Pennsylvania and ocean beaches might not seem to go together, but the Keystone State has had a long and happy association with the New Jersey Shore and its beaches. Throughout much of the last century special trains traveled from Philadelphia to the Jersey Shore, mainly to the Atlantic City area. Today, the Atlantic City Expressway and Highways 55 and 49 link Pennsylvania residents to south Jersey Shore beaches. Other beach going opportunities are in Maryland and Delaware.
Atlantic City Area
Atlantic City, New Jersey, is the traditional beach destination for people from Philadelphia, Pennsylvania. The coast is easily accessible and has miles of beaches surrounding its famous Boardwalk. Brigantine, north of the city, offers six miles of beaches that are much less crowded. Ocean City and Margate, to the south, has both Atlantic and inlet beaches. Lifeguards are on hand at many beaches and some areas allow surfing. Fishing is permitted on all non-bathing beaches, either from the beach or from the many piers and jetties along the shore.
Southern Beaches and Cape May
South of Atlantic City are miles and miles of beach, with relatively few towns along the way. Wildwood and Cape May, at the extreme southern tip of New Jersey, are the best-known communities, but Sea Isle City and Avalon are also nearby. Cape May is famous for its bird-watching. Beach-side motels and cabins are scattered throughout the area. This region is readily accessible from Pennsylvania, mainly from Highways 55 and 49.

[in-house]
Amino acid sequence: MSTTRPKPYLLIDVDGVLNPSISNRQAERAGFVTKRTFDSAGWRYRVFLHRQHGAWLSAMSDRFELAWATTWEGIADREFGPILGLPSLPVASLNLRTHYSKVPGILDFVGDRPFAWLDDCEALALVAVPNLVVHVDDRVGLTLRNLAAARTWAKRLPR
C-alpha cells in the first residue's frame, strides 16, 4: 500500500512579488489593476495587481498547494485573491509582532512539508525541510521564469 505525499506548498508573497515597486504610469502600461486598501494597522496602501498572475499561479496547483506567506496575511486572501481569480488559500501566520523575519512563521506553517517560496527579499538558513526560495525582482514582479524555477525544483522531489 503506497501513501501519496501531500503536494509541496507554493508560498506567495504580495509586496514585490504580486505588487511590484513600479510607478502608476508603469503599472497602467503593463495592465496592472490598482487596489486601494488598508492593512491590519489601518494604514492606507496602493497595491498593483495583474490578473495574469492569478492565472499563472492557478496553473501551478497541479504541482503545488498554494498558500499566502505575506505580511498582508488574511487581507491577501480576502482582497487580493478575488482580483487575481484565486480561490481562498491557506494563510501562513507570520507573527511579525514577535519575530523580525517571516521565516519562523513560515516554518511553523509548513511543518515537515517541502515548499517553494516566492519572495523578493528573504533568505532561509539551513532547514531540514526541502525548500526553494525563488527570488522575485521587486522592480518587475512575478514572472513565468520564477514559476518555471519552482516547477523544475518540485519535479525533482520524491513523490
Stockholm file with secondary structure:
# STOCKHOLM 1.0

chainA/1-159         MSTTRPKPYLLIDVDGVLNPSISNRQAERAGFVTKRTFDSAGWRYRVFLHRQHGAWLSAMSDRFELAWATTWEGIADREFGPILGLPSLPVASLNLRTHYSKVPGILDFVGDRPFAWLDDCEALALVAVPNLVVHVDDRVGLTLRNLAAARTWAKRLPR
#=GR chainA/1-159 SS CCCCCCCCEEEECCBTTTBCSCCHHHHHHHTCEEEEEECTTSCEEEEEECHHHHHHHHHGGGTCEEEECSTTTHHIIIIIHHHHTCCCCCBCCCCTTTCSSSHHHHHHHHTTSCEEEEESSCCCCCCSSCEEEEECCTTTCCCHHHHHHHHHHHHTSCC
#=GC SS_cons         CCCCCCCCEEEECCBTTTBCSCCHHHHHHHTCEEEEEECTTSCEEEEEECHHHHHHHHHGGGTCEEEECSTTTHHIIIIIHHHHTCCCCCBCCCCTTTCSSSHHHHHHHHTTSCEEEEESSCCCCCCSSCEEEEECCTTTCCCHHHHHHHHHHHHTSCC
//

North Jersey Beaches
The area north of Atlantic City offers miles of beaches reaching up to Asbury Park and Long Branch. This includes such places as Island Beach State Park, Long Beach Island and communities like Spring Lake and Belmar. The latter two locales have many luxurious homes. Asbury Park and nearby communities offer a noted beach and recreational area with many entertainment options beyond sand and sun.
Maryland and Delaware Options
Maryland and Delaware also offer ocean beach options for Pennsylvanians. Delaware beaches stretch from the mouth of Delaware Bay near Dover and south to the famous barrier islands like Chincoteague. The barrier islands south of Ocean City are government protected areas. They have no highways, communities or tourist facilities. Both Delaware and Maryland have beaches along Chesapeake Bay. The region north of Washington D.C. is densely populated but the southern extremes are less crowded.